I was able to shake off my creative doldrums last weekend and create this piece, one in a series of three celebrating nature. This piece shows what I love to do best: build up layers and invoke an element of mystery, using paints, pastels, and beeswax, leaving images partially hidden. There’s some wonderful texture in this piece. I hope you like it.
I’ll let Osho do the work here, but I agree with everything in this little paragraph. I try to have an hour or two of solitude every day, because only through being comfortable with and loving myself, can I give what I need to, to others.
The capacity to be alone is the capacity to love. It may look paradoxical to you, but it’s not. It is an existential truth: only those people who are capable of being alone are capable of love, of sharing, of going into the deepest core of another person–without possessing the other, without becoming dependent on the other, without reducing the other to a thing, and without becoming addicted to the other. They allow the other absolute freedom, because they know that if the other leaves, they will be as happy as they are now. Their happiness cannot be taken by the other, because it is not given by the other.
Loosen up. For a borderline OCD person, who’s used to creating in nice, symmetrical tidiness and who is definitely not an abstract thinker, this is a very difficult thing to do. But this year I’ve challenged myself to step outside of the cliched comfort zone, to have vision and see beyond what my hands are creating on the canvas, to go the extra mile in my art. And the more I’ve thought about it, the more I’ve felt the need to apply it to my personal life. I’m a creature of habit, of routine. The phrase “live a little” could be applied to me easily, and this is why I’ve taken small steps and exercised my compassion for others and have looked into causes that speak to me on a personal level. I’m in middle age now, but I feel I’ve grown more in the last year of my life than at any other time, that I have more to offer than I ever thought possible, and it’s a good feeling.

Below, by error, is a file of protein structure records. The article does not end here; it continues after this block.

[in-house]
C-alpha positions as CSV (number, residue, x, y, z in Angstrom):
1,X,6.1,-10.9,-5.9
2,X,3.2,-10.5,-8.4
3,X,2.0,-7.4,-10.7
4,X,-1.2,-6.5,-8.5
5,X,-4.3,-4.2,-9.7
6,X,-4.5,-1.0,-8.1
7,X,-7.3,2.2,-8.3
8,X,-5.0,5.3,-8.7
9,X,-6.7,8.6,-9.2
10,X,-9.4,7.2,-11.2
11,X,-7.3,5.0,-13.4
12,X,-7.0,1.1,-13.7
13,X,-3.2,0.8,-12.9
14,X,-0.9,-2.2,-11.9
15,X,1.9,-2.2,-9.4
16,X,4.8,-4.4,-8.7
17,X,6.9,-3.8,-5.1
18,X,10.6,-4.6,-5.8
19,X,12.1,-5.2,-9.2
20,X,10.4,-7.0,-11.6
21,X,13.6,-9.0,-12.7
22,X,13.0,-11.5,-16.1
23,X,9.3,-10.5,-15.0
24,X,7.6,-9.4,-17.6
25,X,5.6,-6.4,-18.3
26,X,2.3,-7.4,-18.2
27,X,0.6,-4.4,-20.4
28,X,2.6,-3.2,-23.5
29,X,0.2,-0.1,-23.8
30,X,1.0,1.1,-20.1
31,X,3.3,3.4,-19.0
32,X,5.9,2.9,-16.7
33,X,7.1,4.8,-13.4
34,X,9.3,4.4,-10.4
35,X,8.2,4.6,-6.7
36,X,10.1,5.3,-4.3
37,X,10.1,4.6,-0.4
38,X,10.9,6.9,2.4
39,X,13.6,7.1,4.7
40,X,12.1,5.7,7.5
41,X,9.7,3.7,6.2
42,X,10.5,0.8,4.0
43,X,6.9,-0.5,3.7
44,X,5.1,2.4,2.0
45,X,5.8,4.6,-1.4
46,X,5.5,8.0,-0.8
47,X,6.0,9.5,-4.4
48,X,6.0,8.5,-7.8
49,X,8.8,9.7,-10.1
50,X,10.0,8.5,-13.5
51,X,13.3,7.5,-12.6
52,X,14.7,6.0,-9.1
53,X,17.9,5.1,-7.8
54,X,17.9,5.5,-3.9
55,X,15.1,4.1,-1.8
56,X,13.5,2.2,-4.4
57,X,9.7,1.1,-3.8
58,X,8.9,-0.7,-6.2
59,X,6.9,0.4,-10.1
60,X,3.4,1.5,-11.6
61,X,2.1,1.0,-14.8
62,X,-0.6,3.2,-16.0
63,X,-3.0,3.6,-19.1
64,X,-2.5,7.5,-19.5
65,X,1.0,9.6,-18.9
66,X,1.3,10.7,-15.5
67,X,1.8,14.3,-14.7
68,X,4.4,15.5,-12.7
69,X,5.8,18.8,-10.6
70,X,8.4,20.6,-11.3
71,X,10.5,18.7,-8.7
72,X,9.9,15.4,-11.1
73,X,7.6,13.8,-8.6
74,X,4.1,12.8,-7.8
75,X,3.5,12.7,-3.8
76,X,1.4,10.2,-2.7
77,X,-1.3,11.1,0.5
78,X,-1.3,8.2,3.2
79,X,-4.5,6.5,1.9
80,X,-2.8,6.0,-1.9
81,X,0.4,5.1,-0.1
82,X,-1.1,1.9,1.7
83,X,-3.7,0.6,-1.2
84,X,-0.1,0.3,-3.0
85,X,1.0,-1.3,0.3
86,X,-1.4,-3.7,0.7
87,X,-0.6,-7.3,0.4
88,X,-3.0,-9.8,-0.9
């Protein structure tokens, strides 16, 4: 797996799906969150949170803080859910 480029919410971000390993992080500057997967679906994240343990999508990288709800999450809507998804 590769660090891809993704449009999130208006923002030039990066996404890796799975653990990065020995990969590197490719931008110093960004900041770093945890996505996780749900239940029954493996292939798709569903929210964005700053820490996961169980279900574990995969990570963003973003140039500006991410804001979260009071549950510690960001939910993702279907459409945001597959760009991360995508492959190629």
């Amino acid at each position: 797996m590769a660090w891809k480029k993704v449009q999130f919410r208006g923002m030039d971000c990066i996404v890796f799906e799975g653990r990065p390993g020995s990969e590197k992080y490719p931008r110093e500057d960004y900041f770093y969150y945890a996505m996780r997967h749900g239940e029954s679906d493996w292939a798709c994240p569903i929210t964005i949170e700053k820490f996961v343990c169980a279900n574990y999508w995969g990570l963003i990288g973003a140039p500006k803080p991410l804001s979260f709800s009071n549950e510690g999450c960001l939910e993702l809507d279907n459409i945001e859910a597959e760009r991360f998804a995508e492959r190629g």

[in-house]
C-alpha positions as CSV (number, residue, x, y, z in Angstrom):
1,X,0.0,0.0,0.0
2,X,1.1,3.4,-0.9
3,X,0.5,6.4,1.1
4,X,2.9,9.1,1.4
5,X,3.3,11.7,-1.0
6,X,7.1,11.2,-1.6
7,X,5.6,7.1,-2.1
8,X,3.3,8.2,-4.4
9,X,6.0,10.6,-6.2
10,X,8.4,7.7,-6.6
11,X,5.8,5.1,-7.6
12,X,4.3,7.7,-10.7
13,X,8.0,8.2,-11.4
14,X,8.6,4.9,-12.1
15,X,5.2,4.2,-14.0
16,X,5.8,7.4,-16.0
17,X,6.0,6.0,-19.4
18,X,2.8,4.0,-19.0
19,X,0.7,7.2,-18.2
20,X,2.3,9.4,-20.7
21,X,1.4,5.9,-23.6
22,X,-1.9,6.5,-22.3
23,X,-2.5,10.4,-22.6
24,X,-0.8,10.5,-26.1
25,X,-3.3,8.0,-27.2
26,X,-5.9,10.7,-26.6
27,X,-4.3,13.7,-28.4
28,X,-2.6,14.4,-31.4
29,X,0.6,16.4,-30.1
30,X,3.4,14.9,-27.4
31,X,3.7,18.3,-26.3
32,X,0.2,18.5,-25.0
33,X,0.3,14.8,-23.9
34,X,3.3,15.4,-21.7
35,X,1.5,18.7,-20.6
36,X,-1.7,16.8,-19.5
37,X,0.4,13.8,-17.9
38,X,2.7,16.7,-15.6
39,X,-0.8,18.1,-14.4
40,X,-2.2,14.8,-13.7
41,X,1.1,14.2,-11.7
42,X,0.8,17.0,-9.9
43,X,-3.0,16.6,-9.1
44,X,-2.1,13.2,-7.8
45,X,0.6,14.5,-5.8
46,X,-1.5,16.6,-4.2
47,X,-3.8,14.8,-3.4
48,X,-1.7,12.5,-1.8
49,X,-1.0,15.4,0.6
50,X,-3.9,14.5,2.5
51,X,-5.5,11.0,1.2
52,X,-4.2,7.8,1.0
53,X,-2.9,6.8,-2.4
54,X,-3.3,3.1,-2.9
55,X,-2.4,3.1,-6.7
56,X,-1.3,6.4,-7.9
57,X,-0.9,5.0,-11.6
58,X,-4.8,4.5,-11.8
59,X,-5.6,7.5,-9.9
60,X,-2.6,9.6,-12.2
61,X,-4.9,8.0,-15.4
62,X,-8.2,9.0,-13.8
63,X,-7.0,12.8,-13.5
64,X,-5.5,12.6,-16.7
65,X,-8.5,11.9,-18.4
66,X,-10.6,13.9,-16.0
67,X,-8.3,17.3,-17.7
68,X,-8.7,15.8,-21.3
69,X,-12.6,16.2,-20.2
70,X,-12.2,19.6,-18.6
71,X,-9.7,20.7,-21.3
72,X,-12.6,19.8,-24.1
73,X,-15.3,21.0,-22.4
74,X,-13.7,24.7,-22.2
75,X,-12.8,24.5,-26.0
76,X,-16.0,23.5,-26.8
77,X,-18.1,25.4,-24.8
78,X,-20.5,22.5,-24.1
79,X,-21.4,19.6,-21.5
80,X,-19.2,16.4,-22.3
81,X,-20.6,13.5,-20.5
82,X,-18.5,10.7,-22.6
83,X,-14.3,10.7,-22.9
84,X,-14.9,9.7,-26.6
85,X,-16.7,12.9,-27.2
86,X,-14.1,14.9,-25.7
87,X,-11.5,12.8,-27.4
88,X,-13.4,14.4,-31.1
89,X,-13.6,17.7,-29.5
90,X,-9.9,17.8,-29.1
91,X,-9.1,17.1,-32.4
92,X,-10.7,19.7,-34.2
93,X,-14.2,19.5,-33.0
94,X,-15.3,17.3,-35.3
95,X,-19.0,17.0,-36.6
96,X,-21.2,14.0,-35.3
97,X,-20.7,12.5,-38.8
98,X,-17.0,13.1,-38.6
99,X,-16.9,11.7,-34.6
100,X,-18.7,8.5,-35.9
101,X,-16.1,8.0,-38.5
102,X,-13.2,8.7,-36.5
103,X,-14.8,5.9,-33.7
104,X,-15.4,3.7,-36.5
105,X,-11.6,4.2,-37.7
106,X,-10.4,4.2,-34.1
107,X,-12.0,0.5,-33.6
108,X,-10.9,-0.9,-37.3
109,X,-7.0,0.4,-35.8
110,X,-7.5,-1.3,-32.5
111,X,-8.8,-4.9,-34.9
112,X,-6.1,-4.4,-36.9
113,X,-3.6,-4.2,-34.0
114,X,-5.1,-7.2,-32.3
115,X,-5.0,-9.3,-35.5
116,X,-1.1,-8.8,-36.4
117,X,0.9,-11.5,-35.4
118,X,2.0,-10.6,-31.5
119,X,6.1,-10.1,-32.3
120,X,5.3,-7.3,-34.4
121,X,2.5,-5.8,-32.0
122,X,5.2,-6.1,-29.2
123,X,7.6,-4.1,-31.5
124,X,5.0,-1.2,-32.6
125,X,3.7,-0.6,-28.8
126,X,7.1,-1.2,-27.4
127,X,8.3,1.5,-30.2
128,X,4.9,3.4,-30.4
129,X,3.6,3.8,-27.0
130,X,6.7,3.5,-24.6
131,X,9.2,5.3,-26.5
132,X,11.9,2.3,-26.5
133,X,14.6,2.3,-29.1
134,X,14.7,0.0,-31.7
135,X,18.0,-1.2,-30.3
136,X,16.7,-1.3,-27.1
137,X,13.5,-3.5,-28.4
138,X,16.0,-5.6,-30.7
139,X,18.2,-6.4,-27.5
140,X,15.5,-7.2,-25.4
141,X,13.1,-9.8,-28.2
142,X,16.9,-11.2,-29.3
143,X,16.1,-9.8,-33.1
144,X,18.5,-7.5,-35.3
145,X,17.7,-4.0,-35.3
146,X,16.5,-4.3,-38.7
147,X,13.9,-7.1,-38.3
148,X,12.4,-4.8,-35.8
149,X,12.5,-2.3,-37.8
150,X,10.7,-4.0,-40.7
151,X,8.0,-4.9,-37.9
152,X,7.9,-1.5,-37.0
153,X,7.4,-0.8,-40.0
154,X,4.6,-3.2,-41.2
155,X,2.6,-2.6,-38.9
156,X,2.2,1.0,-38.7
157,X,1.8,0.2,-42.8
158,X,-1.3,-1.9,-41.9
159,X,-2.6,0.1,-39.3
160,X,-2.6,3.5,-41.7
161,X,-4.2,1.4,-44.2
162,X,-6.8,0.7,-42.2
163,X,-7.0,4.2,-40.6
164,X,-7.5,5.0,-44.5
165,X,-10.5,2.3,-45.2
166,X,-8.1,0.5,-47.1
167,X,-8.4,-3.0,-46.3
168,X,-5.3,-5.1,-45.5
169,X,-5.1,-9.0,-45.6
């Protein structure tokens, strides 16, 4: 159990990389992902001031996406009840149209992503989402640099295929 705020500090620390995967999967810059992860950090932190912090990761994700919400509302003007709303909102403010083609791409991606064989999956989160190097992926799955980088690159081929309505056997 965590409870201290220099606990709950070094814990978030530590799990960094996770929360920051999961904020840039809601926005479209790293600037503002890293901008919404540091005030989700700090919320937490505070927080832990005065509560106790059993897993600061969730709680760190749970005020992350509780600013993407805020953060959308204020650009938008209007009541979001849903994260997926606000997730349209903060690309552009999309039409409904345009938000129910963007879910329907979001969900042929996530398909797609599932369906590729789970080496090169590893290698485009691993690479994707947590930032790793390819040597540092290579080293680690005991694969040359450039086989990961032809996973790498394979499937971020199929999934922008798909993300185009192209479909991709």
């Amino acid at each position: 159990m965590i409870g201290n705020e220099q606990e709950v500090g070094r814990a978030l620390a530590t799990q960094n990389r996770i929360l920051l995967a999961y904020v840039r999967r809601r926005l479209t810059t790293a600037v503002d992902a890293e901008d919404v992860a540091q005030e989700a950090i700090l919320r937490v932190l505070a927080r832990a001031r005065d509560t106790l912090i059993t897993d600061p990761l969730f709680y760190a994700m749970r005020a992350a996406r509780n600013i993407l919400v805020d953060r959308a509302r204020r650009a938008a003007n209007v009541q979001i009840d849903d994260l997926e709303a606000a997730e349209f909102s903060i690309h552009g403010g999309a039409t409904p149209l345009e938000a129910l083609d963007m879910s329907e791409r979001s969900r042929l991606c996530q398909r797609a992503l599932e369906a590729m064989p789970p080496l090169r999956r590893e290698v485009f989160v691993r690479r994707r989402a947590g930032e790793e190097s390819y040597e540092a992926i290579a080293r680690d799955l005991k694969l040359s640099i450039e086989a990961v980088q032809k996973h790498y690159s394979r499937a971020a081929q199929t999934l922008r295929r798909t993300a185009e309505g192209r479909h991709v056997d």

So, this little abstract piece is another attempt at thinking outside the box (I know, another cliche!). I like doing pieces that have energy. I hope you like it.
A wonderful post about talent, by the artist and author Richard Schmid:
“Talent. Don’t bother about whether or not you have it. Just assume that you do, and then forget about it. Talent is a word we use after someone has become accomplished. There is no way to detect it before the fact, or when someone is still grappling with the learning process. It is impossible to predict when or if mastery will click into place. Besides, the thing we label as talent is not a single ability. It is a complex mixture of motive, curiosity, receptivity, intelligence, sensitivity, good teaching, perseverance, timing, sheer luck and countless other things. If any part of it is genetic, God-given, the result of astrological fiddle-faddle, fate or destiny, that part is not the sole determining factor. All the other ingredients must be present in the right combination-and no one knows the exact recipe. Therefore, Dear Reader, don’t waste time worrying if you are talented-and don’t blame any failures on the lack of it-that is really a cop out.” -Richard Schmid